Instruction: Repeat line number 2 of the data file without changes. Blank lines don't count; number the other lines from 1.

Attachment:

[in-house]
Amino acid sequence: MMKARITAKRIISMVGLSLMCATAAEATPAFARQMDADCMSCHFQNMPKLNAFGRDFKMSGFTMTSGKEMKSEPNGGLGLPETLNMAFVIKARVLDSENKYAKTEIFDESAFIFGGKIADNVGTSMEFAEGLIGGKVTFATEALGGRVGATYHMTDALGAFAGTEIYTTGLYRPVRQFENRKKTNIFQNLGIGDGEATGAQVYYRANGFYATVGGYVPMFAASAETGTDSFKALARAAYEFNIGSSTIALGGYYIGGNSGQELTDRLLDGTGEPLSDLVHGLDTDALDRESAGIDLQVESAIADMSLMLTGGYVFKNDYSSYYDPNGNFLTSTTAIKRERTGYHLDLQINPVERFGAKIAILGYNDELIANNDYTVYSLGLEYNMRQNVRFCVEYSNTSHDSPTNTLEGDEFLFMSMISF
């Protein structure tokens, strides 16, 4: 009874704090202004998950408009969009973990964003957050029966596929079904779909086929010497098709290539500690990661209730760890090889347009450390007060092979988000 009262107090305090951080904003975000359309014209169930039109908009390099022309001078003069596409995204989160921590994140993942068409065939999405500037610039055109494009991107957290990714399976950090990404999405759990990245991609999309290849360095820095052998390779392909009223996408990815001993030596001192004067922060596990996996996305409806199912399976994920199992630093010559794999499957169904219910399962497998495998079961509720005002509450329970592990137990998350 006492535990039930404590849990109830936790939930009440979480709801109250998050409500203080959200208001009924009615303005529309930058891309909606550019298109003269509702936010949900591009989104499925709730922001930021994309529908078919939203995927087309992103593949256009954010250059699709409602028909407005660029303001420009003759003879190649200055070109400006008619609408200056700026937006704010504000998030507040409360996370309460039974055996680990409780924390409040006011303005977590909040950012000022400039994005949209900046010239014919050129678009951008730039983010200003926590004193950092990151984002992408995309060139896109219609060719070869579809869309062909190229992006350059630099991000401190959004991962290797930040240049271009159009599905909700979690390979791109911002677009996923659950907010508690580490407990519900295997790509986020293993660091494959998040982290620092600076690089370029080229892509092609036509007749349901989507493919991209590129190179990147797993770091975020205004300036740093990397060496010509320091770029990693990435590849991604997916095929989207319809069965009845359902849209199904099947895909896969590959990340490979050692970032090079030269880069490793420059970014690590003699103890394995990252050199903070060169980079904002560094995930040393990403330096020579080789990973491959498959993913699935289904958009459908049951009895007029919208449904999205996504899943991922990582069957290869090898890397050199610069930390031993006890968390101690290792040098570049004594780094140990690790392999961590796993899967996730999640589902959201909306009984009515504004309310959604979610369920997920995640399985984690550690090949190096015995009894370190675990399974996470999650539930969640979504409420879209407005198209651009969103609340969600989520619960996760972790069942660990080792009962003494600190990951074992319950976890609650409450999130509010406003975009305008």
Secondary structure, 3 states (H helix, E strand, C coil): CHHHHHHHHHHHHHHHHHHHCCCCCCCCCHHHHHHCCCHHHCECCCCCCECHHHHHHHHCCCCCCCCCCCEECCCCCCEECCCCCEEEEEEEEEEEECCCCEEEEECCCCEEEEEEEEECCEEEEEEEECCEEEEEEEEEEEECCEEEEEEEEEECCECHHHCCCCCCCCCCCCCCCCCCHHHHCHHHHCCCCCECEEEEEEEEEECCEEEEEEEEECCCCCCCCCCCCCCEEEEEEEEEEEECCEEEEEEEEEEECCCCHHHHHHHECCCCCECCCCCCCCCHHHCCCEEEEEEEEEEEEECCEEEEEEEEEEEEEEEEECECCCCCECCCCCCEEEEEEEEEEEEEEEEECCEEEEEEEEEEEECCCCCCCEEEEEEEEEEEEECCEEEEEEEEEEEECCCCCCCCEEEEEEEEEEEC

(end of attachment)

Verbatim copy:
Amino acid sequence: MMKARITAKRIISMVGLSLMCATAAEATPAFARQMDADCMSCHFQNMPKLNAFGRDFKMSGFTMTSGKEMKSEPNGGLGLPETLNMAFVIKARVLDSENKYAKTEIFDESAFIFGGKIADNVGTSMEFAEGLIGGKVTFATEALGGRVGATYHMTDALGAFAGTEIYTTGLYRPVRQFENRKKTNIFQNLGIGDGEATGAQVYYRANGFYATVGGYVPMFAASAETGTDSFKALARAAYEFNIGSSTIALGGYYIGGNSGQELTDRLLDGTGEPLSDLVHGLDTDALDRESAGIDLQVESAIADMSLMLTGGYVFKNDYSSYYDPNGNFLTSTTAIKRERTGYHLDLQINPVERFGAKIAILGYNDELIANNDYTVYSLGLEYNMRQNVRFCVEYSNTSHDSPTNTLEGDEFLFMSMISF